Building the New Gaming Room

As I mentioned in my Gaming Table post after discovering Warhammer 40k I developed a new love for table top gaming.

After finally getting to move to a new, bigger place, I decided to dedicate my second bedroom to my hobbies, one of the first and foremost being table top gaming.  With my new 6’x4′ table ready to go I put it in my smaller, auxiliary room and made what I think will be a great space for gaming! (And as I recently found out also a good place for building, painting, and going over rules!)

20140719_100117The room had a strange 45 degree angle, but the table fits in nicely with only one corner not really accessible.  It can easily seat six players I believe, and maybe eight if everyone crams in!  This shows a the old poster I had between the two curio cabinets (The one on the left is full of 40k armies, the one on the right is MOSTLY Warhammer Fantasy, though the bottom shelf is my little Blood Angels army.  The poster in the middle is an old Codex: Armageddon poster I got on eBay.  It features Ghazghkull Thraka and Commissar Yarrick in combat!

20140719_100127The two book cases at the bottom of the frame I’ve had since I was a kid.  One was my sister’s and one was mine.  My dad stripped and refinished them for me.  The posters here I got from a guy on eBay who I believe used to work in a Games Workshop store or retailer.  On the far left is a diagram of a Stompa (baneblade on the reverse) the diagrams of a Predator tank and Land Raider.  The one nearest is the great Chapters of the Adeptus Astartes and the ones above that came in White Dwarf Weekly during the 7th Edition launch.

20140719_100155The bookcases house all my Black Library fictions, audio dramas, old codexes, and magazines.  A BIT of room to spare.  That’s my Danish War Axe on the left.

20140726_211504I replaced the Codex: Armageddon poster (it moved to a wall left of this frame under a Dark Angels poster that features the cover of the 5th Edition Codex) with my Imperial Aquila flag.  The small poster under it is the famous Emperor confronting Horus.  I love the Burn In Designs painting and supplies station.  it’s been great for housing ALL modelling tools with my bigger stuff in the cart underneath.

20140719_100206Last but not least my gaming closet. These metal cubes are fantastic and are perfect for game storage as they easily fit MOST standard games and are sturdy enough to hold big box games on top.  My bits bin is right underneath Fortune and Glory and the Horus Heresy!

What kind of gaming space does everyone out there prefer to game in?

 

 

 

Building the New Gaming Table

After discovering the world of Warhammer 40k and later the proliferation of board games stemming from Wil Wheaton’s Table Top I have discovered a love for table top gaming as a hobby that greatly surpasses any other purely entertainment hobby I currently have.

Moving into a new place I shed the limitations of space and decided I wanted to have the proper environment to play all the games I love. To do so I needed a gaming table. And since I have yet to find enough money tree seeds or magic beans enough to buy one, I turned to making one as the next best thing with the added bonus of making it to my personal specs rather than finding one that’s “close enough.”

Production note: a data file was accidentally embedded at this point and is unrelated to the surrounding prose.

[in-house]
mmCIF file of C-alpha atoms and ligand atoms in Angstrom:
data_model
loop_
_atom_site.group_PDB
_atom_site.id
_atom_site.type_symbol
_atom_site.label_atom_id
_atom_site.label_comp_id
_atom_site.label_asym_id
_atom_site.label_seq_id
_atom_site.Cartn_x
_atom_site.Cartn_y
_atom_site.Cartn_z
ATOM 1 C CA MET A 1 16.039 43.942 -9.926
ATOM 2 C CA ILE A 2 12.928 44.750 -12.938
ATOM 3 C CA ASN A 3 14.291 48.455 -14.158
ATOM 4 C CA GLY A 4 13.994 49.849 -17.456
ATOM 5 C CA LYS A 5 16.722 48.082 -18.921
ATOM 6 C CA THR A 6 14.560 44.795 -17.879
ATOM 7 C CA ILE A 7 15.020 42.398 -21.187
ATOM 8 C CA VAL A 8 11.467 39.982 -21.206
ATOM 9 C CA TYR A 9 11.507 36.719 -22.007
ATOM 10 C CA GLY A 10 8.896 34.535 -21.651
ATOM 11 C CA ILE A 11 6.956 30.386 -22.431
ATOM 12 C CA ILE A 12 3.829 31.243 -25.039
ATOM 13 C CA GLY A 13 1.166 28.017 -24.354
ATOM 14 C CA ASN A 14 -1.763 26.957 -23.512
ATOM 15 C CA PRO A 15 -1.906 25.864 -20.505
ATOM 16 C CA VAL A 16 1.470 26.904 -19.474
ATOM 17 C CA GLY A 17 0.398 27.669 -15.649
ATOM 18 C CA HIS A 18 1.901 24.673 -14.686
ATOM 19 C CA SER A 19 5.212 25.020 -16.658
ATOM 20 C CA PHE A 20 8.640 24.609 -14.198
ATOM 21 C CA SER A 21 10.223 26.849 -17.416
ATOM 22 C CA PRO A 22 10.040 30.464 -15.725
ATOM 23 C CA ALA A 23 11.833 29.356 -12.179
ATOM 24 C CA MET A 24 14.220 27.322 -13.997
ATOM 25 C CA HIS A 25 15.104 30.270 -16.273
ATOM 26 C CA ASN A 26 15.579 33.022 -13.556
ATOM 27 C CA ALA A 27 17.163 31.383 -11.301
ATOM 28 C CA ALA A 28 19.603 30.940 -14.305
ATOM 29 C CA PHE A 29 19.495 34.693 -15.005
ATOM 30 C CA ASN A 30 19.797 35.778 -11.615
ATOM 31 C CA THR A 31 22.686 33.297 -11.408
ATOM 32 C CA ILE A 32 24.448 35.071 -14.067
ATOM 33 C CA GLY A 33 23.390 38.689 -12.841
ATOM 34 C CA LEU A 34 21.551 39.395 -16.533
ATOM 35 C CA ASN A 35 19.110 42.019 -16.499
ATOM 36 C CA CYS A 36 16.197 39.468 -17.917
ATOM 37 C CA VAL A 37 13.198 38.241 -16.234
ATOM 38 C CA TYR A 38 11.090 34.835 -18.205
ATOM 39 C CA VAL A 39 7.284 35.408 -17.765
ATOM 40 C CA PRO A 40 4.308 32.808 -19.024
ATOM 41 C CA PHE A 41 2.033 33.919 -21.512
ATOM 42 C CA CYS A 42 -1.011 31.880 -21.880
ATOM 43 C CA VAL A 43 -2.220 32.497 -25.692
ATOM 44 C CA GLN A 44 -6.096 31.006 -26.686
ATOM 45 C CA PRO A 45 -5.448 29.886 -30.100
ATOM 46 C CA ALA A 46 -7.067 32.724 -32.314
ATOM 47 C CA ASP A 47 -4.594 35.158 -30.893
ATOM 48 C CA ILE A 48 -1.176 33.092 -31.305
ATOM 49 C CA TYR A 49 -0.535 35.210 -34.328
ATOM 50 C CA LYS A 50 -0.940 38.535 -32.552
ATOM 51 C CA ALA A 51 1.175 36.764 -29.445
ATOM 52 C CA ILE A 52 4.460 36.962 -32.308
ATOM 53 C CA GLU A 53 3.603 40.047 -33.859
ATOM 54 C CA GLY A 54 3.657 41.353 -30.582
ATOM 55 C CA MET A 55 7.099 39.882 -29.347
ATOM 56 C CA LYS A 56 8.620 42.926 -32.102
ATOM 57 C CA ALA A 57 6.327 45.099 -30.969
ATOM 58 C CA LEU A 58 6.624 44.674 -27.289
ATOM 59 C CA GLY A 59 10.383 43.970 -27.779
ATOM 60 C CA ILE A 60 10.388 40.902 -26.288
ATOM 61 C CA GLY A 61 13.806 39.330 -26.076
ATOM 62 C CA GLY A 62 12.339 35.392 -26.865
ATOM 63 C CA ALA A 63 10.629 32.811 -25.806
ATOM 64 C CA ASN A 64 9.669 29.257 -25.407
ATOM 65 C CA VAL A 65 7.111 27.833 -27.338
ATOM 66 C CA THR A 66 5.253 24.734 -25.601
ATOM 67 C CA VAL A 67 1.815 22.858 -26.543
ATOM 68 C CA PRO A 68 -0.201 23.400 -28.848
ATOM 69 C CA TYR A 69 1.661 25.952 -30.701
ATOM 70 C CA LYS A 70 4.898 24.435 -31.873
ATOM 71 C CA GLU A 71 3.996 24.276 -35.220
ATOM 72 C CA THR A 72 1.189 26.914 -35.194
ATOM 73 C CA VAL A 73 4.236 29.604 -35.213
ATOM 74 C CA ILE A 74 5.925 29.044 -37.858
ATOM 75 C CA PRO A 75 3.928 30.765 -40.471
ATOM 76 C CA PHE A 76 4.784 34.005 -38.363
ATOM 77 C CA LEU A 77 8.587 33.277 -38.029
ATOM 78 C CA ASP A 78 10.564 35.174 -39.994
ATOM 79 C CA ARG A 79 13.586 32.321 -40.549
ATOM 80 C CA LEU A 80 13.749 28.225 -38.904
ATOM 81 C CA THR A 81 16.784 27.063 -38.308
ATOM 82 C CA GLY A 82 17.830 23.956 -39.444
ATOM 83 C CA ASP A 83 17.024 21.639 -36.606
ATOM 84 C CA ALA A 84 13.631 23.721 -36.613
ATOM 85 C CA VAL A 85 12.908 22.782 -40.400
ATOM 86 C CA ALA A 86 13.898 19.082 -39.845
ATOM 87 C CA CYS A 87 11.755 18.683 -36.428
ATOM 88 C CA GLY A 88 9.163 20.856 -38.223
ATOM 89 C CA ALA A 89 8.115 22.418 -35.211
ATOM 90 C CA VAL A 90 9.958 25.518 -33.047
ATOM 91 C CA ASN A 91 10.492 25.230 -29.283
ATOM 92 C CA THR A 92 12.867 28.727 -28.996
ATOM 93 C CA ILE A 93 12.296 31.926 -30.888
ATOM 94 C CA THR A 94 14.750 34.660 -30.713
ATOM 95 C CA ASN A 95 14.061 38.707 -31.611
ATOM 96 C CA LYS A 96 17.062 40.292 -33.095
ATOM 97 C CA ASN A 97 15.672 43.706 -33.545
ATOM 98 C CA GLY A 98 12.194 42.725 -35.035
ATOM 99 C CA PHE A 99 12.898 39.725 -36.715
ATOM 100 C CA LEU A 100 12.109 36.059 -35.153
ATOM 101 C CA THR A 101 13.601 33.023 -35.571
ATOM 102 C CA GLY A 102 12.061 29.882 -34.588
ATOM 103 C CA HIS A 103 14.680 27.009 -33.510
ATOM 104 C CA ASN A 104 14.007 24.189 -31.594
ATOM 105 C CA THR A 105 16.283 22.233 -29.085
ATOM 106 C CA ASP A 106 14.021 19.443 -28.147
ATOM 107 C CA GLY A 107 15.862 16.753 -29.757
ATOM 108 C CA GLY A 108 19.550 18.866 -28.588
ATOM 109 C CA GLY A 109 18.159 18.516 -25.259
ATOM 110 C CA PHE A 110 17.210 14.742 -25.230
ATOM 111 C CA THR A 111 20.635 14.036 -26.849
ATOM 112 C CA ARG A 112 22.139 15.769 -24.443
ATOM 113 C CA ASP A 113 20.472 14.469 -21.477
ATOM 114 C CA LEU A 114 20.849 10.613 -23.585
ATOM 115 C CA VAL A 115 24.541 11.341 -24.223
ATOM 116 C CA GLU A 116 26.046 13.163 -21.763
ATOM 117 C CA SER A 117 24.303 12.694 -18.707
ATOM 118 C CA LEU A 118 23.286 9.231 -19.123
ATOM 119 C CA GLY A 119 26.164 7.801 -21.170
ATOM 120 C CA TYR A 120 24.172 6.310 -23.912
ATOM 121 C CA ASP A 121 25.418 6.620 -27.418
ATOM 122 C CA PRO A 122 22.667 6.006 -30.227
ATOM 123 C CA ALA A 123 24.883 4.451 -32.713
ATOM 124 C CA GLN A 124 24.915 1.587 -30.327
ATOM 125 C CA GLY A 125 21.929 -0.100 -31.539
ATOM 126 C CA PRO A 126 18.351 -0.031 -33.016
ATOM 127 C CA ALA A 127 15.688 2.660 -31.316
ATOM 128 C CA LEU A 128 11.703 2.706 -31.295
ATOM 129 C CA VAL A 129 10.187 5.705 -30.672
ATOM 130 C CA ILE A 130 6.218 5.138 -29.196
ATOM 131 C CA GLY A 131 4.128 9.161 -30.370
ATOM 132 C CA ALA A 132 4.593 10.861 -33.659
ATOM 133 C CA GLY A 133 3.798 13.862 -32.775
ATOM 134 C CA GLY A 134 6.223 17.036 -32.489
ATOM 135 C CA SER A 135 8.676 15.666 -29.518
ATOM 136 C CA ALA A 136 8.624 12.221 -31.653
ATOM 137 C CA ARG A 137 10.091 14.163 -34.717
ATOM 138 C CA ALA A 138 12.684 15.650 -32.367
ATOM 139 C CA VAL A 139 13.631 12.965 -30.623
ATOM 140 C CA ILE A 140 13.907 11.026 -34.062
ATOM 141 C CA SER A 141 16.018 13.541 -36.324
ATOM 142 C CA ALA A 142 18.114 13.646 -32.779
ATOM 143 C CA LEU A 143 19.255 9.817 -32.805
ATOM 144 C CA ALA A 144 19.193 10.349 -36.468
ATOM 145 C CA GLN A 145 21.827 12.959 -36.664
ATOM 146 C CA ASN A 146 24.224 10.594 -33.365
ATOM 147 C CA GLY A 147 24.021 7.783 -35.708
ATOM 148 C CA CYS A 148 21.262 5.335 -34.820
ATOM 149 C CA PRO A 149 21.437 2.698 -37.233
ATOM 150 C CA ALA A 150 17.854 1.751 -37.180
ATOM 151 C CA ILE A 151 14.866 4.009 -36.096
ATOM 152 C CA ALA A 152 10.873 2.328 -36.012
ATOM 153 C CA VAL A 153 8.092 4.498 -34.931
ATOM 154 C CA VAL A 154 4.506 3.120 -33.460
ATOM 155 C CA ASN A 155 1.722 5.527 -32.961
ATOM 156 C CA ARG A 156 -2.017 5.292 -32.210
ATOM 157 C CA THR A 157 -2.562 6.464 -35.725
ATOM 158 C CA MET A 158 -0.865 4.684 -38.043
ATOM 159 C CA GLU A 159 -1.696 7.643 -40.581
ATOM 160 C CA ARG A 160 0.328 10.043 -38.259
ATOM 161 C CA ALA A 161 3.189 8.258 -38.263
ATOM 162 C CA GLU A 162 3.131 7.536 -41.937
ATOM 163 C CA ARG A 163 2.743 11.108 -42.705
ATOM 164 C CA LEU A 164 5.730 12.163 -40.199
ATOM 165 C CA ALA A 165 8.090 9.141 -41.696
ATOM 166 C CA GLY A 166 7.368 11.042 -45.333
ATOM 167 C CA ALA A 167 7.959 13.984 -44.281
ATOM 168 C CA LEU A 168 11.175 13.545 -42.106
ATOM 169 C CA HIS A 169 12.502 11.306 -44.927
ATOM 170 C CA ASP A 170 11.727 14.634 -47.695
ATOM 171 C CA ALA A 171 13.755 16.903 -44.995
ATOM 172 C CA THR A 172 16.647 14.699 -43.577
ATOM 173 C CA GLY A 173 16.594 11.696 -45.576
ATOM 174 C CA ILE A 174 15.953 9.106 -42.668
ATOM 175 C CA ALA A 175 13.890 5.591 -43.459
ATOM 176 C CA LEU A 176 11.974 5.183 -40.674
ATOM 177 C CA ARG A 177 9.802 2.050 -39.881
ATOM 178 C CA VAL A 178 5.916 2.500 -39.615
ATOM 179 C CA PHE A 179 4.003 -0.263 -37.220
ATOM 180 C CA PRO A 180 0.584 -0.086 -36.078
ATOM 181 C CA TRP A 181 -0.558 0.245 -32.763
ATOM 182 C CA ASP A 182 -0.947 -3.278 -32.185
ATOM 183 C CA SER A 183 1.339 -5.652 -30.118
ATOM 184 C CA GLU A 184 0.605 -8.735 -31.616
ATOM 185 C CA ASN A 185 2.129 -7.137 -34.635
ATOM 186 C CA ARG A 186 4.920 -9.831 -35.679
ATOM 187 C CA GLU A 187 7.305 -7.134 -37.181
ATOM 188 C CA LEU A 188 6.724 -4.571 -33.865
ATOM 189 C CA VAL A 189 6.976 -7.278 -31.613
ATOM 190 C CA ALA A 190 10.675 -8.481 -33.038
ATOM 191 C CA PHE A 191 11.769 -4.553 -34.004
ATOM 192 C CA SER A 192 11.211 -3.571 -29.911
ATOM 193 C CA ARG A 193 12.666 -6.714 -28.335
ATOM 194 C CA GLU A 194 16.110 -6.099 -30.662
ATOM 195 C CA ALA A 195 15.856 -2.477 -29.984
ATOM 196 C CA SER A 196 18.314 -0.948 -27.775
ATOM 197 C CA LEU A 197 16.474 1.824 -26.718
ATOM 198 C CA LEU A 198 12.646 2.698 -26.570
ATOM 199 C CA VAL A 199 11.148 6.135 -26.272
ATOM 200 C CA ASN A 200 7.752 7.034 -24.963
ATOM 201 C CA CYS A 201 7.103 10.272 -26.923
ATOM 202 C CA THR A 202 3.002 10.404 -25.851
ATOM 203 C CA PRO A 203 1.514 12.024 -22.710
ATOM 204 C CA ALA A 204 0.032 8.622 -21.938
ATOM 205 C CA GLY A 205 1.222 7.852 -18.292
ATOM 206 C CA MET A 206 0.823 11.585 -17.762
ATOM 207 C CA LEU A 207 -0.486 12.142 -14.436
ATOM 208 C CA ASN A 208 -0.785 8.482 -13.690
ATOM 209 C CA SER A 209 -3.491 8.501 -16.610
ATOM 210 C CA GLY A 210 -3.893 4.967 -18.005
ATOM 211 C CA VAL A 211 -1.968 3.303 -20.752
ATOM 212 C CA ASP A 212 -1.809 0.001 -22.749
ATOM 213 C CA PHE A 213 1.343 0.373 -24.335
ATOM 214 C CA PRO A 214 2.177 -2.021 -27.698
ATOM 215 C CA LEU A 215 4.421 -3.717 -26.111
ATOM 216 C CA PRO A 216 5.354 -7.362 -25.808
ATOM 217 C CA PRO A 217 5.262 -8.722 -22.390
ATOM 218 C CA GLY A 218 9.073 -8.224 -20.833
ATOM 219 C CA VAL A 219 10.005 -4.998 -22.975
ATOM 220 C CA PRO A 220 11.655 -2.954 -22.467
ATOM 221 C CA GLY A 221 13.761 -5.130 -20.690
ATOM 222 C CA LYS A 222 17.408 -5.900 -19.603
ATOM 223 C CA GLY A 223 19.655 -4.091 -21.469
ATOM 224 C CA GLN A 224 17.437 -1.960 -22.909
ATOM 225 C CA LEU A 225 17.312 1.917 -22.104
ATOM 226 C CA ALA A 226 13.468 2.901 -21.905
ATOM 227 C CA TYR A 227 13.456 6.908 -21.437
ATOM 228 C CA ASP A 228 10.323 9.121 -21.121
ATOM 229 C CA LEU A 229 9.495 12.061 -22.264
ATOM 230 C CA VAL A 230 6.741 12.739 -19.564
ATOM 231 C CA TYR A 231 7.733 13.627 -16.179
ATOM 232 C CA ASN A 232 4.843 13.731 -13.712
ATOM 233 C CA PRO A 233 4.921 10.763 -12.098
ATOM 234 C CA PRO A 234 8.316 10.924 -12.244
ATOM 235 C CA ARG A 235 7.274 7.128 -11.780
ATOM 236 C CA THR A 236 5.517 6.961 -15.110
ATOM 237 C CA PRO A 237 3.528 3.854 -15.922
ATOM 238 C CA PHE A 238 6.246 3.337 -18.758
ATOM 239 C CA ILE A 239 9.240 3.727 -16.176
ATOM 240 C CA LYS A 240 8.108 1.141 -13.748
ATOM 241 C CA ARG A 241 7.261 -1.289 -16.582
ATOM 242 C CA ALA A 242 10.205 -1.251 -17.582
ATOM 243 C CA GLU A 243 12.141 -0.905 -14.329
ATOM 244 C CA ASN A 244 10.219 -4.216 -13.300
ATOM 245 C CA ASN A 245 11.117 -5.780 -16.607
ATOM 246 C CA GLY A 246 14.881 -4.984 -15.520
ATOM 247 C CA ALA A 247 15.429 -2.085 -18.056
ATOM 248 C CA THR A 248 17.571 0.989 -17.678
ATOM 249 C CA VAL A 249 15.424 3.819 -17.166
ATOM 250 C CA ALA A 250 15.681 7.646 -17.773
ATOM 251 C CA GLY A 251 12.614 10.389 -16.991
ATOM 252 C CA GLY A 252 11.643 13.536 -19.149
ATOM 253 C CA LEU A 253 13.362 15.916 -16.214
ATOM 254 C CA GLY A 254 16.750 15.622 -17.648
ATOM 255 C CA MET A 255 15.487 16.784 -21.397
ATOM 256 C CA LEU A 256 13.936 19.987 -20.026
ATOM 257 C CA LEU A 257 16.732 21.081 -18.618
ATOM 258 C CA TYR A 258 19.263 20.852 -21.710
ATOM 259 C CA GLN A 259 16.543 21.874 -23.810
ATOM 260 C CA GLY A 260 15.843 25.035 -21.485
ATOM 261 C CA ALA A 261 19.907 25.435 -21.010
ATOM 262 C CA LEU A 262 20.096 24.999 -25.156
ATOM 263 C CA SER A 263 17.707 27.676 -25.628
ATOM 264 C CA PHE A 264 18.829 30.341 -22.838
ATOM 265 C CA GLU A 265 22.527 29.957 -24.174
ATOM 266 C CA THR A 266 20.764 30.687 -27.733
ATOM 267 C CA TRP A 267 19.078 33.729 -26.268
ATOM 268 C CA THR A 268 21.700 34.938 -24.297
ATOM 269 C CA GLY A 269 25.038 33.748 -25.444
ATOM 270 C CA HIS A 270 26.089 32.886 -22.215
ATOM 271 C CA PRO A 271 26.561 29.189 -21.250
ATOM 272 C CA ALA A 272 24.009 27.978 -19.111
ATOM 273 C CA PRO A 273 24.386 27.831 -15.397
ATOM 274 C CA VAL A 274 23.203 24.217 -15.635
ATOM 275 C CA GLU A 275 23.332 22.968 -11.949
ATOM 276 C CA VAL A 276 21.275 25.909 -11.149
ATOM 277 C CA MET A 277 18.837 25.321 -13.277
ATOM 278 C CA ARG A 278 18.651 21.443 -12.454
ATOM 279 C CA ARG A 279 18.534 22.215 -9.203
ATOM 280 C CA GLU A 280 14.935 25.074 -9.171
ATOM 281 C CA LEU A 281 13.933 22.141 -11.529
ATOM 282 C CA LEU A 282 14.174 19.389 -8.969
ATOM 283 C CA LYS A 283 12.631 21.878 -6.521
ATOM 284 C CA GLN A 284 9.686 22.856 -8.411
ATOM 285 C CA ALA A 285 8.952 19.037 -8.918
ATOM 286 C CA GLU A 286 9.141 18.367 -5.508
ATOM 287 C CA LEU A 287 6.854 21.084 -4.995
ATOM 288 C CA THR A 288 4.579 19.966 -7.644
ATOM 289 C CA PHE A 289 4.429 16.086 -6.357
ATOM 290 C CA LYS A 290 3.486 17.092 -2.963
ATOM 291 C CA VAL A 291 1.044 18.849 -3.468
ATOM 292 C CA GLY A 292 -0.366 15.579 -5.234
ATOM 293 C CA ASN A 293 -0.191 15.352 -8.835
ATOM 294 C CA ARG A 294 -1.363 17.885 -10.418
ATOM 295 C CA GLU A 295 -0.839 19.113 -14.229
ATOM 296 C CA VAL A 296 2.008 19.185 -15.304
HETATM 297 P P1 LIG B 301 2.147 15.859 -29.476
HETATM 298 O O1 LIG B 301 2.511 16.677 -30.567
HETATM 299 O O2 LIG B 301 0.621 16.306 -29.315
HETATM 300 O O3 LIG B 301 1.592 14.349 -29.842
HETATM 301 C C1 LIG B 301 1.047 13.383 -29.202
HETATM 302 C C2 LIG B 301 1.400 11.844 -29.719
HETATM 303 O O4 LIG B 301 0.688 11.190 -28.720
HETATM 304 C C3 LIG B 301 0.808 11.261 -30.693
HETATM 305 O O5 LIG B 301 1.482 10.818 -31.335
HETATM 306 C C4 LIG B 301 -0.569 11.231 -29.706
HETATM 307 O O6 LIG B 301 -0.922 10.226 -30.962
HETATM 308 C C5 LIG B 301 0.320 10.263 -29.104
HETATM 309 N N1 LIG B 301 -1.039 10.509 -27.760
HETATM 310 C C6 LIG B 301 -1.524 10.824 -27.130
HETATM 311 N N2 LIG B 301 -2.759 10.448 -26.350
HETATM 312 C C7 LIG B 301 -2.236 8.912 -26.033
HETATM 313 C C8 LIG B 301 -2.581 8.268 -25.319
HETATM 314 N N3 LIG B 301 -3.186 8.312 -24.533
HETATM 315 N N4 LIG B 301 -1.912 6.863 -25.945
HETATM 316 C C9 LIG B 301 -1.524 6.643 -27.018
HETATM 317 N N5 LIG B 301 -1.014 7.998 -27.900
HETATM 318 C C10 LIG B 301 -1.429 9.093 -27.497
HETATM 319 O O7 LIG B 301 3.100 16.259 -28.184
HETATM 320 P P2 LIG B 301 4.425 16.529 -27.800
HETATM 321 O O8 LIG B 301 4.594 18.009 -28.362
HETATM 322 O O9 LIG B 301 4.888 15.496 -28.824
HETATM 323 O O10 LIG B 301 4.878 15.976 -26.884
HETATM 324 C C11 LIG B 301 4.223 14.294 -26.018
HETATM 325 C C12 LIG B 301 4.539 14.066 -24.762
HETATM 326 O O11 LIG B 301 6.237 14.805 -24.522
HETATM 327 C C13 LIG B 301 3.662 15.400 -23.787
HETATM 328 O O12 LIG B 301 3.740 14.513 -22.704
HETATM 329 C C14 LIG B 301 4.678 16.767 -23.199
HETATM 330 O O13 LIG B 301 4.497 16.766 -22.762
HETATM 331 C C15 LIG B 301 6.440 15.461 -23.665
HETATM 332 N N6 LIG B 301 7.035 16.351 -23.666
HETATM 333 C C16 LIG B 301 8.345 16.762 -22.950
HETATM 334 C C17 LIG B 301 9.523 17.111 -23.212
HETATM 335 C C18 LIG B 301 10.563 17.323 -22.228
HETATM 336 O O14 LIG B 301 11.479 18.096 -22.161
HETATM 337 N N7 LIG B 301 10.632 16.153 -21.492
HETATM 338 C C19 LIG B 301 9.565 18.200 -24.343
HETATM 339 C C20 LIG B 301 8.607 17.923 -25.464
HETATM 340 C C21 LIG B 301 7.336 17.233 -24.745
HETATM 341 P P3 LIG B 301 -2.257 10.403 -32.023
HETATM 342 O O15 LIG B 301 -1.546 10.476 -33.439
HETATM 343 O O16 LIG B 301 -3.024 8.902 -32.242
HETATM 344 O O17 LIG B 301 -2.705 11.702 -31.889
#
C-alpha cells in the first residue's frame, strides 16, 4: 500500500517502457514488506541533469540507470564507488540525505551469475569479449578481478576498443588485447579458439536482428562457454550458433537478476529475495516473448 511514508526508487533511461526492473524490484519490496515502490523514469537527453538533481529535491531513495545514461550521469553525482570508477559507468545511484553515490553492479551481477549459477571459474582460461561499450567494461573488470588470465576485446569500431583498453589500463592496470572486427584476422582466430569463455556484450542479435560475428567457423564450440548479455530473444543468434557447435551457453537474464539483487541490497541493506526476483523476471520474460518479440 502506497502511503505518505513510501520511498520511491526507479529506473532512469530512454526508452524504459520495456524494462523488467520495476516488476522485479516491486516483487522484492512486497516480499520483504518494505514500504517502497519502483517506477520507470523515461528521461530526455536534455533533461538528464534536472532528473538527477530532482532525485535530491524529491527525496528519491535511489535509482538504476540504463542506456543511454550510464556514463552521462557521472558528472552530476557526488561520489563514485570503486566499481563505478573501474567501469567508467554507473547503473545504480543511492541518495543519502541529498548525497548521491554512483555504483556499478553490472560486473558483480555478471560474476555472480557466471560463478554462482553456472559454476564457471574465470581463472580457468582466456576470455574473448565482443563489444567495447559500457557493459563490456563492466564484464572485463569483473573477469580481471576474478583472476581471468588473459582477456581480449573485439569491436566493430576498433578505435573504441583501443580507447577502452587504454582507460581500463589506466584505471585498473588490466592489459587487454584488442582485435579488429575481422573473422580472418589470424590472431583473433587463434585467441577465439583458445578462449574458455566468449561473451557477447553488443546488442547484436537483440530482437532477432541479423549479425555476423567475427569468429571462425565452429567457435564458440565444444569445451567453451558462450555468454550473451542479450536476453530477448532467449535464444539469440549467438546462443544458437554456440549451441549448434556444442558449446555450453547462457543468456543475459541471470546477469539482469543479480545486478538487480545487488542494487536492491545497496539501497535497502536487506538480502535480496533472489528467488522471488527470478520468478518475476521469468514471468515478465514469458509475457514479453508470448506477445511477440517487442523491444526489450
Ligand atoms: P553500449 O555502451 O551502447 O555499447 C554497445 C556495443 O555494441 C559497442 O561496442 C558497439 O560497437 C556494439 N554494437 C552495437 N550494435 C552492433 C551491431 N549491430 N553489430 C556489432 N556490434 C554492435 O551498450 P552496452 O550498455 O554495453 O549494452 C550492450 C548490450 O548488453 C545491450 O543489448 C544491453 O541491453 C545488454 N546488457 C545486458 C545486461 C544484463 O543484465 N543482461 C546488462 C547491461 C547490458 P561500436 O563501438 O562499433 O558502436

My own carpentry skills are minimal at best. My friend Mike and I once tried to make a smaller skateboard from a bigger one and created something that was somehow completely incapable to be placed in either the “skate” or “board” category. Mike said we wouldn’t even be able to make a 2×4. In his words we would end up with a “2×4-5-6.”

My dad however is quite skilled so I enlisted him to do a lot of the woodworking, with me there to support and guide design.

I originally wanted a large 4×6 table (standard games of 40k, big enough for full Arkham Horror) with pull-out player places and shelves underneath. The realities of moving a table that size quickly set in and I went with basic 4 legs, solid top, moulding on the edges. All in all it worked very well and after a coat of red chestnut stain, it has a nice antique furniture look to it:

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The top is sanded ply, light, strong, and surprisingly attractive.

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My dad’s design for the legs made them right angles that wedged into the corners of the table. This makes them very strong and prevents shaking or bowing as much as possible.

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The moulding on the top is actually crown or window moulding. It gives the table an attractive finished edge and provides a natural lip to prevent cards, board, or game pieces from sliding off and even a place to firmly hold a Realm of Battle should I ever buy one.

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The legs are bolted on with two decorative bolts each. This makes them removable so the table can fit through doors and down hallways.

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By forgoing shelving underneath it ended up being very spacious and it’s a comfortable 30” high.

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After all was said and done the cost was between 150-175 after stain and brushes. The largest single expense was the sanded ply, which was $49.99 the rest of the wood pieces being pretty inexpensive, especially seeing as how several of each were needed.

It was a great project and will hopefully be the home for many good gaming sessions to come!